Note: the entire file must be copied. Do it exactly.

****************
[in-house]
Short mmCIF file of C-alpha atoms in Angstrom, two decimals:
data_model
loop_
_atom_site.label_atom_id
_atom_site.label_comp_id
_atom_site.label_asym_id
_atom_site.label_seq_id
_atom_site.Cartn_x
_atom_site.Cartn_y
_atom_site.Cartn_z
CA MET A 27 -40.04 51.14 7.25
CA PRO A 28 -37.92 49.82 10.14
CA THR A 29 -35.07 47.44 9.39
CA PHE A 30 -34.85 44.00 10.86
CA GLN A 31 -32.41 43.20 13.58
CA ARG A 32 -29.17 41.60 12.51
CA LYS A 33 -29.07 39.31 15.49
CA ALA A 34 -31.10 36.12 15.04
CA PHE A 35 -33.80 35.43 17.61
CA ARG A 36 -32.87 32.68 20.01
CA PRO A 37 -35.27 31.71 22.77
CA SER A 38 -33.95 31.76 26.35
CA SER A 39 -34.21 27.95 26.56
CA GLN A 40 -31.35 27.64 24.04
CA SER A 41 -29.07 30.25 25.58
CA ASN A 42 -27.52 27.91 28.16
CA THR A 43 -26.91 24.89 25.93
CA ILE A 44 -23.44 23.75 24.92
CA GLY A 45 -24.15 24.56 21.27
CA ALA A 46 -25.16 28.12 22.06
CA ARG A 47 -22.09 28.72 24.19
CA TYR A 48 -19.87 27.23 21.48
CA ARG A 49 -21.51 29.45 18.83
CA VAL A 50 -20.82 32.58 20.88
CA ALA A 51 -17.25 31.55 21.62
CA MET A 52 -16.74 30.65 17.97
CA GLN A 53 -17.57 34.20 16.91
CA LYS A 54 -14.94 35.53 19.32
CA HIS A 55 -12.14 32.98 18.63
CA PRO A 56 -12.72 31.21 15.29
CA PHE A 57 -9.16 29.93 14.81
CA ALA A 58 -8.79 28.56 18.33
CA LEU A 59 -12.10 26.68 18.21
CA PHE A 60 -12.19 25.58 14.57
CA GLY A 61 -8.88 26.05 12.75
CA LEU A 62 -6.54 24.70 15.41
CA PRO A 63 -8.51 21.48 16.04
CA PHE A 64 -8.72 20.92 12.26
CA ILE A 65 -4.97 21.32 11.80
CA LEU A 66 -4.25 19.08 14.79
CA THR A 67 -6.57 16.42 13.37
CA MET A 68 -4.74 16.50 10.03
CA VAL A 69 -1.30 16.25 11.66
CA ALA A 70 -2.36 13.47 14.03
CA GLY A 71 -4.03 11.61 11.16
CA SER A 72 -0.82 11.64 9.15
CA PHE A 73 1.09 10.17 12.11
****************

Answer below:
[in-house]
Short mmCIF file of C-alpha atoms in Angstrom, two decimals:
data_model
loop_
_atom_site.label_atom_id
_atom_site.label_comp_id
_atom_site.label_asym_id
_atom_site.label_seq_id
_atom_site.Cartn_x
_atom_site.Cartn_y
_atom_site.Cartn_z
CA MET A 27 -40.04 51.14 7.25
CA PRO A 28 -37.92 49.82 10.14
CA THR A 29 -35.07 47.44 9.39
CA PHE A 30 -34.85 44.00 10.86
CA GLN A 31 -32.41 43.20 13.58
CA ARG A 32 -29.17 41.60 12.51
CA LYS A 33 -29.07 39.31 15.49
CA ALA A 34 -31.10 36.12 15.04
CA PHE A 35 -33.80 35.43 17.61
CA ARG A 36 -32.87 32.68 20.01
CA PRO A 37 -35.27 31.71 22.77
CA SER A 38 -33.95 31.76 26.35
CA SER A 39 -34.21 27.95 26.56
CA GLN A 40 -31.35 27.64 24.04
CA SER A 41 -29.07 30.25 25.58
CA ASN A 42 -27.52 27.91 28.16
CA THR A 43 -26.91 24.89 25.93
CA ILE A 44 -23.44 23.75 24.92
CA GLY A 45 -24.15 24.56 21.27
CA ALA A 46 -25.16 28.12 22.06
CA ARG A 47 -22.09 28.72 24.19
CA TYR A 48 -19.87 27.23 21.48
CA ARG A 49 -21.51 29.45 18.83
CA VAL A 50 -20.82 32.58 20.88
CA ALA A 51 -17.25 31.55 21.62
CA MET A 52 -16.74 30.65 17.97
CA GLN A 53 -17.57 34.20 16.91
CA LYS A 54 -14.94 35.53 19.32
CA HIS A 55 -12.14 32.98 18.63
CA PRO A 56 -12.72 31.21 15.29
CA PHE A 57 -9.16 29.93 14.81
CA ALA A 58 -8.79 28.56 18.33
CA LEU A 59 -12.10 26.68 18.21
CA PHE A 60 -12.19 25.58 14.57
CA GLY A 61 -8.88 26.05 12.75
CA LEU A 62 -6.54 24.70 15.41
CA PRO A 63 -8.51 21.48 16.04
CA PHE A 64 -8.72 20.92 12.26
CA ILE A 65 -4.97 21.32 11.80
CA LEU A 66 -4.25 19.08 14.79
CA THR A 67 -6.57 16.42 13.37
CA MET A 68 -4.74 16.50 10.03
CA VAL A 69 -1.30 16.25 11.66
CA ALA A 70 -2.36 13.47 14.03
CA GLY A 71 -4.03 11.61 11.16
CA SER A 72 -0.82 11.64 9.15
CA PHE A 73 1.09 10.17 12.11